Keeping a Step Ahead of an Escape-Artist Dog in the Sticks

I’m just glad I wasn’t yawning so much today (dunno why I can’t stop and am so tired) that I couldn’t see what was going on. My retriever-mix is an opportunist of epic proportions, especially when it comes to getting outside the door and into the wider world.

There’s a reason I have to bathe him more than my heeler.

I’m just glad he’s got plenty to chase around here instead of flying across the main drag, only to become a blonde splatter on the road.

That said, the squirrels. The “precious” to my two beings, their loves and their hates. And with all these trees and my planting going on, let’s just say, that poor retriever has to remain on a tether-line, otherwise he’ll chase every squirrel in the neighborhood and end up in fights with other dogs.

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I love how freaking accurate that is…

Living out county has its perks and it’s cons, the biggest con being that people will shoot other unknown dogs to protect their property. That’s my biggest worry.

I had to buy another tether-stake today because I saw my longer spiral stake, which I attached 40 feet of coated line to (meant for a 100 pound dog), was all bent up. I had a feeling there would be a trade-off between a longer shaft and spiral stake to drive in, and it was that the shaft was skinnier than my shorter stake.

Well, I noticed that stake moving around way too much in a circle…and then the squirrels came. I’m amazed the collar hasn’t broken yet from all the pulling and straining he’s done, hoping to get at the squirrels. But that stake was coming out of the yard damned quick. When he calmed down enough (and wasn’t about to pull my arm out of it’s socket), I brought them both back in.

So, after work, I went and got a straight stake that goes down two good feet and has a dome protecting the connector, which is a great idea because the clip won’t rust. It’s barely budged even with all the pulling…and I love that because though he weighs a little less than my heeler, he’s far more hyper and determined to get out and about. She has free reign most of the time because she knows how to come back home… he’ll run forever.

I’ve learned that if he gets out the door and gets loose, I either need to get him in the first 5 seconds, or wait about 10 minutes before I get in the car and go get him. By then, he’s been running so much so fast, going full throttle hyper, that he’ll be tired enough and slow enough for me to get close to him to clip a leash on him and get him in the car.

The last time he got loose was Saturday morning, a half-asleep moment of stupidity on my part. He took off after a squirrel I hadn’t seen at first. My heeler wasn’t sure what to do, because she saw I was upset and wanted to know what to do. The whole reason I opened the door was to get them to go potty, but I didn’t clip him right. He took off into the neighbor’s yard, and then I figured “oh crap” and went looking for my keys.

The problem is, my heeler thought I was going to the vet without her or something, so I had to wait for her to finish peeing and put her back in the house while I went to find her little brother. Well, I drove up and down a couple of streets because I couldn’t see him anymore and hoped like hell he hadn’t gone across the main drag, because then I’d have to walk through yards and I had to go to work that morning.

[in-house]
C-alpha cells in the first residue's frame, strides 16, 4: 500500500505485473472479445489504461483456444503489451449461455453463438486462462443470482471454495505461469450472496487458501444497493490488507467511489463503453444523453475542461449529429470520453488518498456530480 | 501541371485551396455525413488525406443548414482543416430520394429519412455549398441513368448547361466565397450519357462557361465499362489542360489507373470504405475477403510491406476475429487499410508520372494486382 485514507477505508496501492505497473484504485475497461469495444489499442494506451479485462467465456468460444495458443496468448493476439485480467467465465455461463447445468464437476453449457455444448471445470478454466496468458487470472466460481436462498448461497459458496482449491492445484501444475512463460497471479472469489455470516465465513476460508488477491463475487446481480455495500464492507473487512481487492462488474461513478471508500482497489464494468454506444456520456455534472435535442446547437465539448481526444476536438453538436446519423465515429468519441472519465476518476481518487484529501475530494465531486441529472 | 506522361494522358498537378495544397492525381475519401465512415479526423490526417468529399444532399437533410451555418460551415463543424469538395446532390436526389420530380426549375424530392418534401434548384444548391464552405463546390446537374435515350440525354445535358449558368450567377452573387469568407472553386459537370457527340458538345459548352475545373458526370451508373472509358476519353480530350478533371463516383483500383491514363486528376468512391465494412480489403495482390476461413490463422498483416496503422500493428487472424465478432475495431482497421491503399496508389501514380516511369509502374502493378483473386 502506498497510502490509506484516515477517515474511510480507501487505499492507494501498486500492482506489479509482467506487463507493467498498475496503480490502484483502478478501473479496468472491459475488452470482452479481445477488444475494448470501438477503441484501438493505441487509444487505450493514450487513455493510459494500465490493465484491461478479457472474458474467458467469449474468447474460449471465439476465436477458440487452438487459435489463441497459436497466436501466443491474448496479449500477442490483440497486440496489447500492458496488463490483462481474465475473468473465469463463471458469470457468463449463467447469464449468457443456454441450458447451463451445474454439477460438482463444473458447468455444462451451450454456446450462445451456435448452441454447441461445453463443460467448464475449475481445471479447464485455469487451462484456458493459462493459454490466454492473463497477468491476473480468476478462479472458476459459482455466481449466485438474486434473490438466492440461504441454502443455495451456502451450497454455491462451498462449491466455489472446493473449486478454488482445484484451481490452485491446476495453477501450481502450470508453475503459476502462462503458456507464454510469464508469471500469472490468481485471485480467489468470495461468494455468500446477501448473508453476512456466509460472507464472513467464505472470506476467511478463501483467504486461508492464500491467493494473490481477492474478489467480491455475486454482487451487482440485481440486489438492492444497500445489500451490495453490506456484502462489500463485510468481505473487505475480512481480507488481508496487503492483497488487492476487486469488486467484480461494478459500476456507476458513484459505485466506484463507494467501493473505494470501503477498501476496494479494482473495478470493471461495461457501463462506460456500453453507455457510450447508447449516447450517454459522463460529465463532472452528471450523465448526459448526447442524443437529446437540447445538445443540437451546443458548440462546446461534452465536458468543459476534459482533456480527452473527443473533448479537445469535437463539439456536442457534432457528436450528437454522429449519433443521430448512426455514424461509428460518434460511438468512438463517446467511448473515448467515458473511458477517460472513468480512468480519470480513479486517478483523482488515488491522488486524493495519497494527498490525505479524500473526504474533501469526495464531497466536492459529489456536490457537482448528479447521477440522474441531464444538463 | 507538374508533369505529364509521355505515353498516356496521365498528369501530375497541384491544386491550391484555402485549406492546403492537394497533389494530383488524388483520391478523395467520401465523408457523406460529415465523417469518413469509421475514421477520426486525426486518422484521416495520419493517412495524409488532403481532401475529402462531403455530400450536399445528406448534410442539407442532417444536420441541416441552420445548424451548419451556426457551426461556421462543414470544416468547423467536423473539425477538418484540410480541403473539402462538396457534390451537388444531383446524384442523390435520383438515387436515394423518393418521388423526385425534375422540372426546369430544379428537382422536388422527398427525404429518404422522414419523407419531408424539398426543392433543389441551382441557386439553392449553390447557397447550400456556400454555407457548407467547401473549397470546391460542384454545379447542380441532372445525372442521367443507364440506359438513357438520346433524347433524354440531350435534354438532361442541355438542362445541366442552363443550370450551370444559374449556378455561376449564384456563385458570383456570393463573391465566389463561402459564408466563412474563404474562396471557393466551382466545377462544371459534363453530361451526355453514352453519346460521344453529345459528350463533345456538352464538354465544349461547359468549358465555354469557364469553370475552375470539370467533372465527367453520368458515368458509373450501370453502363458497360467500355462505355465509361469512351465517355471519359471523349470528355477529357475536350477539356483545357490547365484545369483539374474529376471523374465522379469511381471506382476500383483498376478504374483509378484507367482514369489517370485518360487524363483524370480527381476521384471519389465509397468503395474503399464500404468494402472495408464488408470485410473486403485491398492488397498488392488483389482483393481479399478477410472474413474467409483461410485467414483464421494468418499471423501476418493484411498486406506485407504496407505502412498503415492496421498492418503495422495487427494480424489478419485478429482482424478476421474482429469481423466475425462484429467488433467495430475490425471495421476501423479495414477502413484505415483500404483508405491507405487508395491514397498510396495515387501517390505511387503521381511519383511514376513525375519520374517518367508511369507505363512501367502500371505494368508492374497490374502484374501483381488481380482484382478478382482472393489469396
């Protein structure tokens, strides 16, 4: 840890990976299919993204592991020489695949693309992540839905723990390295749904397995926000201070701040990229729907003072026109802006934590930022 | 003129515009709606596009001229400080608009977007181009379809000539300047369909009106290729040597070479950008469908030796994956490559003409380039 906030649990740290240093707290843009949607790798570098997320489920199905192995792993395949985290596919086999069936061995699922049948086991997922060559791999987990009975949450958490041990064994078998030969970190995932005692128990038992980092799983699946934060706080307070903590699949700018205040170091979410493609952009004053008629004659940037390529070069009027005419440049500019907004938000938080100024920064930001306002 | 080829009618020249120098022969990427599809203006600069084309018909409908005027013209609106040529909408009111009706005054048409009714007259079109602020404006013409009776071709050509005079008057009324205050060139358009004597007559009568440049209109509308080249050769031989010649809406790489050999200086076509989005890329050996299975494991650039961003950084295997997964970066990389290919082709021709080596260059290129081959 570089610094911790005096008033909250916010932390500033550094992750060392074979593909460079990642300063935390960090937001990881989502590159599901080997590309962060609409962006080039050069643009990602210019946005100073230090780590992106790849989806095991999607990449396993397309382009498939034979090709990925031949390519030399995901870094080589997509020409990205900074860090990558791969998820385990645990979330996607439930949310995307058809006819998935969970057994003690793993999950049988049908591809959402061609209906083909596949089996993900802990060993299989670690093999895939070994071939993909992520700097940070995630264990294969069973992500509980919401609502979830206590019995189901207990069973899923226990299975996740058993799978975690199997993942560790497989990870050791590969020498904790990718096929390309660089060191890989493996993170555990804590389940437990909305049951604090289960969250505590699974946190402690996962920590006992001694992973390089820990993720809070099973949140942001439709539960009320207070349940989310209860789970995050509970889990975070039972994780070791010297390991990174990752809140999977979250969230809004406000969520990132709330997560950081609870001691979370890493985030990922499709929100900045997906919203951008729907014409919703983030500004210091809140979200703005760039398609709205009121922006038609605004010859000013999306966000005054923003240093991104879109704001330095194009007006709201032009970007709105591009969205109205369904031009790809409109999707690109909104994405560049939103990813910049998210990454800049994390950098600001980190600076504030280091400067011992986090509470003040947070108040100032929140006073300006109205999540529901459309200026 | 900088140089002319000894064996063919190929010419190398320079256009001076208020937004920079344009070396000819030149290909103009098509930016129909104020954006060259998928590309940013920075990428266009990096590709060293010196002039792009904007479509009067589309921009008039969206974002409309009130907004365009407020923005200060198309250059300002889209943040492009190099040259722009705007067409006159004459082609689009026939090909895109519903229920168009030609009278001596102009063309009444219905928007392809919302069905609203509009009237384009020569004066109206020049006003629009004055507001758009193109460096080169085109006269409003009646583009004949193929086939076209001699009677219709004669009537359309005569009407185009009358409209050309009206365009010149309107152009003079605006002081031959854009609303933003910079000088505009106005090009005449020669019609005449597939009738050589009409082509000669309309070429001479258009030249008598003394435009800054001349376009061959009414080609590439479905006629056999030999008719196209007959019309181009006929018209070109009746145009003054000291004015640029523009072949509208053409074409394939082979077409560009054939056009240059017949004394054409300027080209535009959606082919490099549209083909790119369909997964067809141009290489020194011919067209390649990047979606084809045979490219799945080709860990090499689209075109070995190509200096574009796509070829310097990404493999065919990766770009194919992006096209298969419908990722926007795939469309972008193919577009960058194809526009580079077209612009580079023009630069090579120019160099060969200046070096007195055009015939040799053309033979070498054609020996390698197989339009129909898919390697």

Well, when I turned to come back on my street, I saw this blonde thing dash into the ditch pretty close to the main drag, big ol’ fluffy tail just bouncing along. I knew it was him and he was chasing a squirrel onto an overgrown vacant lot. There were a ton of brambles and undergrowth so close to the ditch, and thankfully the tree was close, too. I still opened the passenger door and grabbed the leash and went to get him through the ditch. I called and he kept on trying to climb this knotted tree (he can get about five feet up before he slides right back down). I made it sound like I was sorry he couldn’t get the squirrel and asked if he could do it, all while trying to get close.

Then he did something I hadn’t seen before. He was panting hard, looked at me, and I said “let’s go home.” He actually went through the ditch, jumped into my car through the open door, and then sat in my driver’s seat, looking at me as if to say “hey mom, ready when you are.”

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Yeah, that’s the look…

Sheesh, ten minutes of concern and panic, muddy as hell shoes, and he was just ready like that.

I went through the ditch fast (had my windows down so I could call him and hear him), closed the passenger door, clipped the leash on him through the driver’s window, and then opened the door to drive us home (about a hundred feet away by then). I told him to shove over because he wasn’t driving, and he just moved and sat there like nothing had happened…panting a little more, but that was it.

So I’ve had to be extra careful with this one. I wish like hell I could trust him like my other one, but even she gets the wanderlust occasionally. They both get target fixation the most with squirrels and rabbits. My heeler will actually spy neighbors, freeze, and then take off running full. I’ve learned to yell out “incoming!” to give them some warning and they see her and put their hand out to stop her from running into them.

It’s a good thing she knows what that hand means and doesn’t collide into people, and that they think she’s so sweet (she’s pretty popular), otherwise I’d be facing lawsuits if we weren’t careful.

Between these two, I’ve got my days damned full.

At least, being outside for a good chunk of the afternoon led to something really really good…they’re nicely worn out and happily snoring next to me.

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Yeah, it’s moments like this, and the kisses, that make it fun.

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